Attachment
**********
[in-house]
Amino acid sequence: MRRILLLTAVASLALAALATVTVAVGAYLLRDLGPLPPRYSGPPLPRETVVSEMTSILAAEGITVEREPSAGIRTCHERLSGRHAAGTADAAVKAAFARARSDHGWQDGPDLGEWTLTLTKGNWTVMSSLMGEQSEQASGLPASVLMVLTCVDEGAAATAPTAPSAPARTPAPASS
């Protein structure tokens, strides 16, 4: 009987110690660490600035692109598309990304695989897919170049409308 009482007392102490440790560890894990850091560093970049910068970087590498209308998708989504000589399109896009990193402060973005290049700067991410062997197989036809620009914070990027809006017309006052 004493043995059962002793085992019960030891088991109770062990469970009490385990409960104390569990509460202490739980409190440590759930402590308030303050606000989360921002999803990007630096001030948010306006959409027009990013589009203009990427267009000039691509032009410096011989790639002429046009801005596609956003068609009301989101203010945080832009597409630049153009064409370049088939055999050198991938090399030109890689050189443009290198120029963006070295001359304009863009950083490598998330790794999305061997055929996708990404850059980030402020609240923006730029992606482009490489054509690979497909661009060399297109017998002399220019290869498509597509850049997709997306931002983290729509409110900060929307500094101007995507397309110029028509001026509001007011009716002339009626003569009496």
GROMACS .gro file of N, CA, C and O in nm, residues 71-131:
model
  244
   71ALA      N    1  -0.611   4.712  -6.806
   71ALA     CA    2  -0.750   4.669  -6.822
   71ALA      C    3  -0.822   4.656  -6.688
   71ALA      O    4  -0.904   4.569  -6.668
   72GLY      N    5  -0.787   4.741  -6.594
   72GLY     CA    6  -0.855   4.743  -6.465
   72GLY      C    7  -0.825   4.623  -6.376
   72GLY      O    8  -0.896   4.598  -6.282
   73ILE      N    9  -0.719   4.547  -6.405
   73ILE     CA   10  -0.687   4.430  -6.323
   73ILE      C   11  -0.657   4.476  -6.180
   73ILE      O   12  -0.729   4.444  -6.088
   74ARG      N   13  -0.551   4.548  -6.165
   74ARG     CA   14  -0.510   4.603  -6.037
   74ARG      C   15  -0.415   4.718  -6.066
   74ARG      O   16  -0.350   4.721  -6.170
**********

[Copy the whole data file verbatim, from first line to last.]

[in-house]
Amino acid sequence: MRRILLLTAVASLALAALATVTVAVGAYLLRDLGPLPPRYSGPPLPRETVVSEMTSILAAEGITVEREPSAGIRTCHERLSGRHAAGTADAAVKAAFARARSDHGWQDGPDLGEWTLTLTKGNWTVMSSLMGEQSEQASGLPASVLMVLTCVDEGAAATAPTAPSAPARTPAPASS
């Protein structure tokens, strides 16, 4: 009987110690660490600035692109598309990304695989897919170049409308 009482007392102490440790560890894990850091560093970049910068970087590498209308998708989504000589399109896009990193402060973005290049700067991410062997197989036809620009914070990027809006017309006052 004493043995059962002793085992019960030891088991109770062990469970009490385990409960104390569990509460202490739980409190440590759930402590308030303050606000989360921002999803990007630096001030948010306006959409027009990013589009203009990427267009000039691509032009410096011989790639002429046009801005596609956003068609009301989101203010945080832009597409630049153009064409370049088939055999050198991938090399030109890689050189443009290198120029963006070295001359304009863009950083490598998330790794999305061997055929996708990404850059980030402020609240923006730029992606482009490489054509690979497909661009060399297109017998002399220019290869498509597509850049997709997306931002983290729509409110900060929307500094101007995507397309110029028509001026509001007011009716002339009626003569009496």
GROMACS .gro file of N, CA, C and O in nm, residues 71-131:
model
  244
   71ALA      N    1  -0.611   4.712  -6.806
   71ALA     CA    2  -0.750   4.669  -6.822
   71ALA      C    3  -0.822   4.656  -6.688
   71ALA      O    4  -0.904   4.569  -6.668
   72GLY      N    5  -0.787   4.741  -6.594
   72GLY     CA    6  -0.855   4.743  -6.465
   72GLY      C    7  -0.825   4.623  -6.376
   72GLY      O    8  -0.896   4.598  -6.282
   73ILE      N    9  -0.719   4.547  -6.405
   73ILE     CA   10  -0.687   4.430  -6.323
   73ILE      C   11  -0.657   4.476  -6.180
   73ILE      O   12  -0.729   4.444  -6.088
   74ARG      N   13  -0.551   4.548  -6.165
   74ARG     CA   14  -0.510   4.603  -6.037
   74ARG      C   15  -0.415   4.718  -6.066
   74ARG      O   16  -0.350   4.721  -6.170